Tag Archives: gluten free

Ital Stew

29 Jul


Gluten-Free, Paleo, Perfect Health Diet

Ital stew is a Jamaican dish aligned with the Rastafarian movement. The word “ital” is derived from the word vital, and is similar to the concept of kosher. Specifically, ital food should be vegetarian, unprocessed, and from the earth. Some believe that even iodized salt should be avoided, and only pure sea salt is acceptable. Since meat is considered dead, it is not ital, although some Rastafari are known to eat small fish.

Like in my Callaloo recipe from earlier this year, there is a lot of variation to this dish. Typically, it’s made with several different kinds of starchy foods (I used squash, taro, potatoes, and plantain) in a coconut milk broth. It’s lightly spiced, with just thyme and pimento (allspice).

Funny enough, when doing my research I discovered this dish isn’t considered an exceptionally tasty stew, to the point that I was almost turned away from trying it. I have a suspicion that the reason it’s not well-received is because every recipe I found had you adding all of the vegetables at once, which likely resulted in a mushy, jumbled, and slightly confusing stew. I tried a different tactic, and added the dishes in increments so that they all were perfectly cooked at the end of the recipe. This extra care made a huge difference in the final product; in fact, we’re adding this dish to our regular rotation because it’s easy, quick, and hearty – a perfect summer soup when you’re not in the mood for a meat dish.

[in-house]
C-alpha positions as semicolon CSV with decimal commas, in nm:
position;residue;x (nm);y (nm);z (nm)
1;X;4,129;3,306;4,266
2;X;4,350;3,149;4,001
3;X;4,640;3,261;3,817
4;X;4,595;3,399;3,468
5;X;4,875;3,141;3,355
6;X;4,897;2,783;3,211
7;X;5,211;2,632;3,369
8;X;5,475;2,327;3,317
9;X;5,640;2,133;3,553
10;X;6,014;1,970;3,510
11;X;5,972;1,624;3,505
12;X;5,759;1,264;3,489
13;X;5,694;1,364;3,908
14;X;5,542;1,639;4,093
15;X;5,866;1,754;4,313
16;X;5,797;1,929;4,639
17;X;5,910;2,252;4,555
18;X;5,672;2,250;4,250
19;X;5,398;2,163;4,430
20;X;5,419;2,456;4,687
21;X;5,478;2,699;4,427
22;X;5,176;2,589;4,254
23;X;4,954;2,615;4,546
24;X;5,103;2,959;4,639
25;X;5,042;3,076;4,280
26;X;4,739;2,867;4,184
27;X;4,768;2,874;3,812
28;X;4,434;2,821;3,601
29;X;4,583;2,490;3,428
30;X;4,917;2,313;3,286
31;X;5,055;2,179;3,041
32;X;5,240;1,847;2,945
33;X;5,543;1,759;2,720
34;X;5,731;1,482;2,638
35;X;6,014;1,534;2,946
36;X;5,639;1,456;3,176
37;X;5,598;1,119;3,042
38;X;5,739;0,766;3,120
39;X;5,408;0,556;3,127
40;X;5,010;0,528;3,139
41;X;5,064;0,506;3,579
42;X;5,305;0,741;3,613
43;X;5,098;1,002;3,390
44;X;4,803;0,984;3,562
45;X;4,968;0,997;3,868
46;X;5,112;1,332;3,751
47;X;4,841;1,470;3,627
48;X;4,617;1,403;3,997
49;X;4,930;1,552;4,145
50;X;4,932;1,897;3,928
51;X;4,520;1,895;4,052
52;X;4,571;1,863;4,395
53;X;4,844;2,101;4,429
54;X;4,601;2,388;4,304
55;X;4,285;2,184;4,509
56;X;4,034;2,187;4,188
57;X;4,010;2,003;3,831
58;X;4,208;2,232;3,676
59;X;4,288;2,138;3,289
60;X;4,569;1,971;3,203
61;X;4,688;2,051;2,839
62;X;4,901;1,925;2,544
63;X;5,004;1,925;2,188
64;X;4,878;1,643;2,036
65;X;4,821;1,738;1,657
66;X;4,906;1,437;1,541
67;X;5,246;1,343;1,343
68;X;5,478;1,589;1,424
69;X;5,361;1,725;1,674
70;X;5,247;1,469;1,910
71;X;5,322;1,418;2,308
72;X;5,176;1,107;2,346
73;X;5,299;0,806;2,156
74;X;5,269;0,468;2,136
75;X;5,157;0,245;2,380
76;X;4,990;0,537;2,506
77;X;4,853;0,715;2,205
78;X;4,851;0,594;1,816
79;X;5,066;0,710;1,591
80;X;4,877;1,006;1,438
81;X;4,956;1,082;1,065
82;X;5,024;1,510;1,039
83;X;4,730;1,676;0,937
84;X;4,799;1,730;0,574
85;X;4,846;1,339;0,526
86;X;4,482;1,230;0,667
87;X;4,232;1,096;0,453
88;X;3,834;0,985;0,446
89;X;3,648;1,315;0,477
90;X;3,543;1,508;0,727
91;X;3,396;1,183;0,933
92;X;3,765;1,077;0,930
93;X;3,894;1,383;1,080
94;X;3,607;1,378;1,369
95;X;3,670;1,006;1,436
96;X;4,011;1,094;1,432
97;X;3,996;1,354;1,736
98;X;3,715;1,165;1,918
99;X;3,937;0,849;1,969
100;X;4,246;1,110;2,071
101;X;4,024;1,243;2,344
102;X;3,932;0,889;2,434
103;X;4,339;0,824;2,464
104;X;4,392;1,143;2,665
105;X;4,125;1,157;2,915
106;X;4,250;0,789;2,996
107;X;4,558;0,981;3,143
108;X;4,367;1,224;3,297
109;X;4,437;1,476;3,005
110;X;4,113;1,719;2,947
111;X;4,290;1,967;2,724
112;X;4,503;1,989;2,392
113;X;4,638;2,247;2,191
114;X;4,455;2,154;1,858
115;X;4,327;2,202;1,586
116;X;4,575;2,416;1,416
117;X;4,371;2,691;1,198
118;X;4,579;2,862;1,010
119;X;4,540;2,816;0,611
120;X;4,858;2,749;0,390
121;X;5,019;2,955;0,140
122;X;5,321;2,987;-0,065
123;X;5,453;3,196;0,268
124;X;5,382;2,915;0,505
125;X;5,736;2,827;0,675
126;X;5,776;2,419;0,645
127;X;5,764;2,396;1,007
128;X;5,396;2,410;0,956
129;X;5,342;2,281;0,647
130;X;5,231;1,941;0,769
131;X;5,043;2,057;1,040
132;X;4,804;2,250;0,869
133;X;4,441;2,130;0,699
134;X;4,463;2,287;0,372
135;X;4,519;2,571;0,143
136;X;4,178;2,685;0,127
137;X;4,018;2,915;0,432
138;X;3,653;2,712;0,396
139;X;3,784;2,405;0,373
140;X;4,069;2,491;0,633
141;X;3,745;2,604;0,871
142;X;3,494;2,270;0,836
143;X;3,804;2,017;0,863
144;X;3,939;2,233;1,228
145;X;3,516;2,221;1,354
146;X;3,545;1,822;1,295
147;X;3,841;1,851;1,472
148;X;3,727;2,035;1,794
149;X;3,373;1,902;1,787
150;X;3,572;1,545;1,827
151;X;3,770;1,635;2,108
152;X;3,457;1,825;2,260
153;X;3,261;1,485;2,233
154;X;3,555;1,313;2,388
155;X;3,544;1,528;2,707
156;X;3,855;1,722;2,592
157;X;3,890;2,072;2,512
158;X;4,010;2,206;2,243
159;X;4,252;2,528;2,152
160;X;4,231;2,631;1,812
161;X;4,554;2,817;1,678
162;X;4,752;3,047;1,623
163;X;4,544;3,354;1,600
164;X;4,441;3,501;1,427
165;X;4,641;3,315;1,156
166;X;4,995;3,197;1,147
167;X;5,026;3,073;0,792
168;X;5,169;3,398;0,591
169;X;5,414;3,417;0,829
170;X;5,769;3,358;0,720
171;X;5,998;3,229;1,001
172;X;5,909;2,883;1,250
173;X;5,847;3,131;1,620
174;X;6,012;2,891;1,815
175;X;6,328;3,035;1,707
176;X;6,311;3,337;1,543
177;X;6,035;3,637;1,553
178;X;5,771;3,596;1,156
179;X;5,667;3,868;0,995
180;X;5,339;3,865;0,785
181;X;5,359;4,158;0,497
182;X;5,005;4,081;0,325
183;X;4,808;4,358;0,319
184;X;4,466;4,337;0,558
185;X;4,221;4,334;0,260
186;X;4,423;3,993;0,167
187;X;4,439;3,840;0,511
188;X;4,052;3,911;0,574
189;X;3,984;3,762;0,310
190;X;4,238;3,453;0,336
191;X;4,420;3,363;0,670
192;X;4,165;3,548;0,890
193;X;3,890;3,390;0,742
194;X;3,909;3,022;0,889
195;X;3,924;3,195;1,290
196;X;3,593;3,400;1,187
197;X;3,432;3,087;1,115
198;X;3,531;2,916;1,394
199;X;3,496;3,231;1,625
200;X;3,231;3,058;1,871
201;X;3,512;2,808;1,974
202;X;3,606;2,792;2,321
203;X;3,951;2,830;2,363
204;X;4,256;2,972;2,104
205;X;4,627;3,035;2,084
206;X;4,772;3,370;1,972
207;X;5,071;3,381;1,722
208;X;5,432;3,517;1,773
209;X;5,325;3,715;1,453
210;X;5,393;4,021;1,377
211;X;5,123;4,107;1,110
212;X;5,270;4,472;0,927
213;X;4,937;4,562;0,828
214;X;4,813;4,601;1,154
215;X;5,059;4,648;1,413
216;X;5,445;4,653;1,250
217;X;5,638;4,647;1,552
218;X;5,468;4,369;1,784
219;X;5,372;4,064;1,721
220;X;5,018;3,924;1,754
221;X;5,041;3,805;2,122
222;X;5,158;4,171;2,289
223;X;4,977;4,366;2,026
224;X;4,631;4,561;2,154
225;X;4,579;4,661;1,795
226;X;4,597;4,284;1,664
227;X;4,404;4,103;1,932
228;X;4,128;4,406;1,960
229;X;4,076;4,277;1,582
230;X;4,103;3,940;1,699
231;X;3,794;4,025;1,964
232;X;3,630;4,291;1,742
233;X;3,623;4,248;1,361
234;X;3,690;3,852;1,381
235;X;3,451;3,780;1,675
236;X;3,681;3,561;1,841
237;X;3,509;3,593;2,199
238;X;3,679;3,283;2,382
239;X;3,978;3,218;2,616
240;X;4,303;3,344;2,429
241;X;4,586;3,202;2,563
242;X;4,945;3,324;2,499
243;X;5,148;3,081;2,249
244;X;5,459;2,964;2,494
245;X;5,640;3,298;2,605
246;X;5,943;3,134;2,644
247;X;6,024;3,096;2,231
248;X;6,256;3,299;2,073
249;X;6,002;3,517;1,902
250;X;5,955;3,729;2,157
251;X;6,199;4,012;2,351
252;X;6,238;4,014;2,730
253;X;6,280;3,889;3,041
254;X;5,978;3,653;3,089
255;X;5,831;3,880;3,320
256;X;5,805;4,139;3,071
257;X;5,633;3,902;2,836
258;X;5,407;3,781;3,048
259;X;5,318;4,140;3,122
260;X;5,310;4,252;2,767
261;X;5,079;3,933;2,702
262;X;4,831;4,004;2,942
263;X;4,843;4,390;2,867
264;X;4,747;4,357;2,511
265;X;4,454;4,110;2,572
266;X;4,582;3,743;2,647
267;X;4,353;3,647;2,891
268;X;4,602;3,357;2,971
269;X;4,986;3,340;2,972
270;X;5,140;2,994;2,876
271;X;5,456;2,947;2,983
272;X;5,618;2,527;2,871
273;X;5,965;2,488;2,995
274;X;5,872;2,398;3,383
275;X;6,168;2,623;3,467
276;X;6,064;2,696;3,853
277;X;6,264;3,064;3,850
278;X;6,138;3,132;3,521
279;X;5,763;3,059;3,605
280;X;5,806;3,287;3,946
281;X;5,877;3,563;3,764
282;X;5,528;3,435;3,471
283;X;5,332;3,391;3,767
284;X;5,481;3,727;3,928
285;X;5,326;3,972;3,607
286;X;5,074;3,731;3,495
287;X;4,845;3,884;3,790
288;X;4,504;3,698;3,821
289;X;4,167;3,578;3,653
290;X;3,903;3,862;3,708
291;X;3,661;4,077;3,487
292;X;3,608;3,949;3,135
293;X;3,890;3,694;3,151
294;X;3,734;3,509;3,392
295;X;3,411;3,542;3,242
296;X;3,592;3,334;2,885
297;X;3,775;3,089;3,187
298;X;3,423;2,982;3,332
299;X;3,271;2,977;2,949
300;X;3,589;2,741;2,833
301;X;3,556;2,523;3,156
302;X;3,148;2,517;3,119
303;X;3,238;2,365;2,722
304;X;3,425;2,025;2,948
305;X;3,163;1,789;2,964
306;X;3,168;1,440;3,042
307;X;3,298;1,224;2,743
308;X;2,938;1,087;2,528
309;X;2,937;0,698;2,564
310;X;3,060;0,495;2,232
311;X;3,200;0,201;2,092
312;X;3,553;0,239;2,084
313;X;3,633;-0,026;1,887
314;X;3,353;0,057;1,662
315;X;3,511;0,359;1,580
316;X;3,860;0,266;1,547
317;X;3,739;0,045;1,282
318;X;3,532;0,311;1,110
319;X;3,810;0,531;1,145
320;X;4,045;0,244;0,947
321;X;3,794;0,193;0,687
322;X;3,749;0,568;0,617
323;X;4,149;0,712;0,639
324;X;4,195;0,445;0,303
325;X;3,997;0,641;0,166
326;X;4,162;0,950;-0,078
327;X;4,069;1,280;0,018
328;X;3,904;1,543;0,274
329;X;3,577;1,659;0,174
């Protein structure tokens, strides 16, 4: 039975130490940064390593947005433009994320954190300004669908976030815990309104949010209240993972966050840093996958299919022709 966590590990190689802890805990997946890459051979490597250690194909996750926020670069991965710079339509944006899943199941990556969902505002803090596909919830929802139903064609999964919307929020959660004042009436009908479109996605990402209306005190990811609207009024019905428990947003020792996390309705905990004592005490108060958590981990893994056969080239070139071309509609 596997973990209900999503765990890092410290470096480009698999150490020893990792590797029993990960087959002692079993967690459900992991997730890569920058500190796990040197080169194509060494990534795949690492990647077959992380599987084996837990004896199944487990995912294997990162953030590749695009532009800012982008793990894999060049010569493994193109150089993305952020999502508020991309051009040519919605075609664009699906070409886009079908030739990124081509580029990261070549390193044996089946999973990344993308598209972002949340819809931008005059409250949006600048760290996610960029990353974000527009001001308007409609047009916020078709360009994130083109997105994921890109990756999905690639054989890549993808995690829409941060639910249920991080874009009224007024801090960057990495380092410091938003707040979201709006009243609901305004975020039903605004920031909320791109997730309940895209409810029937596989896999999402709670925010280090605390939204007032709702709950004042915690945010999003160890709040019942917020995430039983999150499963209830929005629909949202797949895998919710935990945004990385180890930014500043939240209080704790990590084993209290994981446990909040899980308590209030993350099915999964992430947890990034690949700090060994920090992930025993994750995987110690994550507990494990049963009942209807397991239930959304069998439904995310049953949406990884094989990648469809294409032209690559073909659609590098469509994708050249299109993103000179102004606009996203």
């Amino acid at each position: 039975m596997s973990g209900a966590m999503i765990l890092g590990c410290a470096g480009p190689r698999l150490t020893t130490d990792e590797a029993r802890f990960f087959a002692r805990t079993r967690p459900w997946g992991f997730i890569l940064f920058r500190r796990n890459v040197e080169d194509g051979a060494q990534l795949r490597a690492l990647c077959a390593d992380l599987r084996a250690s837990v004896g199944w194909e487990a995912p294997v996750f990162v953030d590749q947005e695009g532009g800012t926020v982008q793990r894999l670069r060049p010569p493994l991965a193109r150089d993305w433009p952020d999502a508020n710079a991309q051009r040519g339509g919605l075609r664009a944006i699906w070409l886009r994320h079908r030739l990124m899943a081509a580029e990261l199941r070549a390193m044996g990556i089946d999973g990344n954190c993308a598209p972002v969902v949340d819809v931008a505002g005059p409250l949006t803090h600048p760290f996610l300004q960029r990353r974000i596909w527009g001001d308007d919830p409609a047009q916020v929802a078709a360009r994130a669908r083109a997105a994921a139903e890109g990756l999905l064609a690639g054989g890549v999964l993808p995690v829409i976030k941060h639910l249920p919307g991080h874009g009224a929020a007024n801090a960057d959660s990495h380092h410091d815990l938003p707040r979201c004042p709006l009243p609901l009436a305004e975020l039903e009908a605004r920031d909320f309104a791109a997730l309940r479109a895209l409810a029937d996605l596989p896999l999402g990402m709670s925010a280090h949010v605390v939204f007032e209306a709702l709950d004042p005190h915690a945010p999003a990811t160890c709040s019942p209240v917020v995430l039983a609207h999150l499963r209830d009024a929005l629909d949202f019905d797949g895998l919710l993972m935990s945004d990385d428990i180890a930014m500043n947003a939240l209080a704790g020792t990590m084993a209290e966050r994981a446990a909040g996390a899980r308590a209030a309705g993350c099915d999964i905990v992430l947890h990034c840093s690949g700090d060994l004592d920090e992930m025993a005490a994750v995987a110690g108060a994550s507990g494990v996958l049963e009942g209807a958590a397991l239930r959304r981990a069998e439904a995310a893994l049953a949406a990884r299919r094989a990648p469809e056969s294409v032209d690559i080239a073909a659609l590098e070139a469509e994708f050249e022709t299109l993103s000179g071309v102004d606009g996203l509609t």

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Tuna Stuffed Potatoes

22 Jul


Gluten-Free, Paleo, Perfect Health Diet

So, did you see the news? The Whole30 program now includes white potatoes. For those of you that aren’t familiar with Whole30, it is a 30-day eating program with a moderately strict interpretation of the Paleo template – no alcohol, sweeteners of any kind, or faux foods (like almond flour pancakes); in my cookbook, I reference it as “a tough-love plan to transform your diet.” It’s especially popular right around the New Year, as people look to clean up their eating habits.

Since its inception, the Whole30 has forbidden white potatoes, likely due to the fact that most potatoes are eaten in the form of chips or french fries. I have been an advocate for white potatoes since first changing my diet in 2010, after reading about the Perfect Health Diet. My inclusion of those little delicious tubers on this site has constantly confused readers who were introduced to Paleo through the Whole30 concept. So I’m happy to see that potatoes are gaining more acceptance as a whole food that has just as many nutrients as its favored cousin, the sweet potato.